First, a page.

By Gabriela Baczynska and Lily Cusack
BRUSSELS (Reuters) – The European Union’s executive on Thursday stepped up its pressure on the nationalist government of Prime Minister Viktor Orban in Hungary over its treatment of immigrants, non-governmental groups and a prominent university.
Orban has been locked in a series of running battles with the EU, where Western states and the Brussels-based executive Commission decry what they see as his authoritarian leanings, the squeezing of the opposition and the free media.
In a series of legal announcements, the European Commission said it was taking Budapest to the bloc’s top court, the Luxembourg-based European Court of Justice, over its NGO laws as well as a higher education law that targets a university founded by U.S. financier George Soros, a public enemy of Orban.
“Brussels, influenced by the Soros Empire, has released a burst of fire on Hungary. The legal procedures are now openly used as tools of political blackmail and exerting pressure,” Orban’s Fidesz party said in reaction to the announcements.
Brussels also confirmed it was taking Hungary – along with eastern EU peers Poland and the Czech Republic – to the tribunal over refusing to host asylum-seekers under an EU-wide quota system. The ECJ cases could lead to financial penalties but take months, or years, to conclude.
The Commission has also stepped up its legal case against Budapest over Hungary’s asylum laws.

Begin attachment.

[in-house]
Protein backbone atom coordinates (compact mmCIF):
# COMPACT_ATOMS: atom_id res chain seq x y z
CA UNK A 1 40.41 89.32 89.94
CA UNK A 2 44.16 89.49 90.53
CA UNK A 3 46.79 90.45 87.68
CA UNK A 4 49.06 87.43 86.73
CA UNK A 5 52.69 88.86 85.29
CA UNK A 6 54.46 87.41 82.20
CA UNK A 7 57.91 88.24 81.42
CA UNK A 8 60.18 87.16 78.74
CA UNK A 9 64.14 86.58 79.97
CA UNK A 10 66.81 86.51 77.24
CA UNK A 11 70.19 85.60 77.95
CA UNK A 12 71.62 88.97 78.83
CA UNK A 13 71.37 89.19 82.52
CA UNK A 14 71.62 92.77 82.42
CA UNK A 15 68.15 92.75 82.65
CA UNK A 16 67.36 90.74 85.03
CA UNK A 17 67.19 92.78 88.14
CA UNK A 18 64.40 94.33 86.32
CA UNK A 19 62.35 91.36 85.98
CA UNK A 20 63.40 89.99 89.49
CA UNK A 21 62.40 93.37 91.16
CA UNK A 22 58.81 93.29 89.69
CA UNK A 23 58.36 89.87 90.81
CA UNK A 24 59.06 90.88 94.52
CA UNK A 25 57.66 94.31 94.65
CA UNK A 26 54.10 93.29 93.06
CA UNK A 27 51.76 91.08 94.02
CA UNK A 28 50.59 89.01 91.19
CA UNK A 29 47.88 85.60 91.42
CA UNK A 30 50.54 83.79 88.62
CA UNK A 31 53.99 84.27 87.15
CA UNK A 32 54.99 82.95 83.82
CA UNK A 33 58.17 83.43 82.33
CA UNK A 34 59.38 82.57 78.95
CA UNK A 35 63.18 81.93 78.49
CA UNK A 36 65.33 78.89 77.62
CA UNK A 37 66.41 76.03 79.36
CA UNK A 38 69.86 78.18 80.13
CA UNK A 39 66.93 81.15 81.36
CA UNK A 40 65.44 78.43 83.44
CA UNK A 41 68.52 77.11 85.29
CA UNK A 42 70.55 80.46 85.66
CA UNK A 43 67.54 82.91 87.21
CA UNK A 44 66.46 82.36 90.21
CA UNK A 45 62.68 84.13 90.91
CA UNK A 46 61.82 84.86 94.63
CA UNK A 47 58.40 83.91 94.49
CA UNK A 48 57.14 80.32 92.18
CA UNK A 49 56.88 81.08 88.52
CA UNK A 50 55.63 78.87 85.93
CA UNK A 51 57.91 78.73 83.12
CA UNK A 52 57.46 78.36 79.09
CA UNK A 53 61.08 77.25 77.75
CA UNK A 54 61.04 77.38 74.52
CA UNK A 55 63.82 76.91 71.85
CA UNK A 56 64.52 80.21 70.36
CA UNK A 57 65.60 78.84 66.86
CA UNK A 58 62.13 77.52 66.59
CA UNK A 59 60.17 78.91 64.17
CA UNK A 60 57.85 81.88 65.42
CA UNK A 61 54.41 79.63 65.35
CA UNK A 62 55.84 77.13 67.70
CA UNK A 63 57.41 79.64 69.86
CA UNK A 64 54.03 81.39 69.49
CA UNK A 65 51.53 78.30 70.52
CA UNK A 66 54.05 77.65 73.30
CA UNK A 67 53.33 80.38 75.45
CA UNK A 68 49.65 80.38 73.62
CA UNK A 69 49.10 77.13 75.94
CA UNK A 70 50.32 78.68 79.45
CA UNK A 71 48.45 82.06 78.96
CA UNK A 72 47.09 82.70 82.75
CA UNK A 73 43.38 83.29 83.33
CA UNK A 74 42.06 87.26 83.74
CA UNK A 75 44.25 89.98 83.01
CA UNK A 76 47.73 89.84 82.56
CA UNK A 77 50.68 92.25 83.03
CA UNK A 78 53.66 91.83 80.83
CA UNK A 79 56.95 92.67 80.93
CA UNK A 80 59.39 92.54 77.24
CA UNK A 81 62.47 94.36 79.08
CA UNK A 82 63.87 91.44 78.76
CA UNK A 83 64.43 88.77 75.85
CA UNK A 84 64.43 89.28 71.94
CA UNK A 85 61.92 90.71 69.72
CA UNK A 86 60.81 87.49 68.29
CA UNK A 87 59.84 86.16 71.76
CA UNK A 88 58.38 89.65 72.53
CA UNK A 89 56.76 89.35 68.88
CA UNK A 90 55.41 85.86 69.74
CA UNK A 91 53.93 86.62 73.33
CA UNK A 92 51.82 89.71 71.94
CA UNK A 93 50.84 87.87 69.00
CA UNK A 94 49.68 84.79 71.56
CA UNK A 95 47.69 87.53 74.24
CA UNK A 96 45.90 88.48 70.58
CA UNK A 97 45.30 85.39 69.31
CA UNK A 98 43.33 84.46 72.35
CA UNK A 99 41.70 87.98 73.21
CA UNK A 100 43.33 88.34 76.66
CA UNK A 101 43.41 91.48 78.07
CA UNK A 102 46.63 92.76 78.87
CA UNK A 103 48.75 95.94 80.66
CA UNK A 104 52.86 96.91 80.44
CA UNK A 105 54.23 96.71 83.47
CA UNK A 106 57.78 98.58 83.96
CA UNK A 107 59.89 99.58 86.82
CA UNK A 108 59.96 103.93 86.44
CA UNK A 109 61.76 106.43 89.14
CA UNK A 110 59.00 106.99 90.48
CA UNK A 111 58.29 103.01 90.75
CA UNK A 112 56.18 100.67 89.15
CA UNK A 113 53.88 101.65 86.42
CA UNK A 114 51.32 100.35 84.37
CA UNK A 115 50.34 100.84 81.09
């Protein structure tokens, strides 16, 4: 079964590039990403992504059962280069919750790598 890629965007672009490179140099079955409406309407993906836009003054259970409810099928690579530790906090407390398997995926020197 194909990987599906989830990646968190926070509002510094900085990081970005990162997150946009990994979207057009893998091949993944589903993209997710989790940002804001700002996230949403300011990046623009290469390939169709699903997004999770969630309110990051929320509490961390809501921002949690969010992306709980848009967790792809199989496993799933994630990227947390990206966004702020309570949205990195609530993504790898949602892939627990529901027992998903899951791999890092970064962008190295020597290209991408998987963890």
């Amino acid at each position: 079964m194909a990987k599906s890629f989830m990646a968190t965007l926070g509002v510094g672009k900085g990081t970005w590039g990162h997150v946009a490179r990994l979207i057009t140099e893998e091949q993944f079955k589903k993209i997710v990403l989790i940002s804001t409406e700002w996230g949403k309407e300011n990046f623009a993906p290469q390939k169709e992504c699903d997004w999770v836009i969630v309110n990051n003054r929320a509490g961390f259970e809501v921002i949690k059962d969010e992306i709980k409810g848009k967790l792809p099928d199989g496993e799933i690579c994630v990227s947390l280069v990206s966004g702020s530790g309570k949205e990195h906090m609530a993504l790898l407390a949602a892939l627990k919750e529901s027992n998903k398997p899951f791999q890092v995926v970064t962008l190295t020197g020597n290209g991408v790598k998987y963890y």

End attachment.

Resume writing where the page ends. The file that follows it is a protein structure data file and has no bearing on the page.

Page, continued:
Separately, European lawmakers were debating on Thursday whether the rule of law and democratic standards in Hungary were under threat more generally, and to an extent that would merit the triggering of an unprecedented EU punishment against Budapest.
The so-called Article 7 procedure would shame Orban by denouncing his government as undemocratic and could even lead to the maximum – though practically highly unlikely – sanction of stripping Hungary of its voting rights in the EU.
Hungary’s case has been the first time the European Parliament has called for the launching the Article 7 mechanism.
At the debate in one of parliament’s committees, some lawmakers said Orban was making untruthful accusations against the EU and diverging from European values with his brand of “illiberal democracy”.
Even before the debate, Orban’s spokesman Zoltan Kovacs likened it to an amalgamation of a medieval witch hunt and communist-era show trial.
The Commission’s First Vice-President Frans Timmermans, however, made clear the executive arm did not side with the parliament’s broader and at times tougher view of Hungary.
“We believe that we are dealing with very specific issues where we have disagreements with the Hungarian government,” Timmermans told a news conference.
“The situation in Hungary is not in that sense comparable to the systemic threats to the rule of law which we see in Poland,” he said of Orban’s closest EU ally, the eurosceptic, nationalist Polish government of the Law and Justice (PiS) party.
In power for two years, PiS has sought to replicate some of ideas Orban has introduced over his seven years in office.
The party’s moves on the courts and the media have provoked concern elsewhere in the EU that the biggest ex-communist member in the bloc is backpedalling on democracy and the rule of law. Warsaw faces its own Article 7 proceedings from the Commission.
Warsaw and Budapest, which share a broad world view that often goes against the more liberal one of the western EU states, have each other’s back in their battles with the bloc and have vowed to shield one another from any sanctions.
(Additional reporting by Philip Blenkinsop in Brussels and Gergely Szakacs in Budapest, Writing by Gabriela Baczynska; Editing by Hugh Lawson and Alison Williams)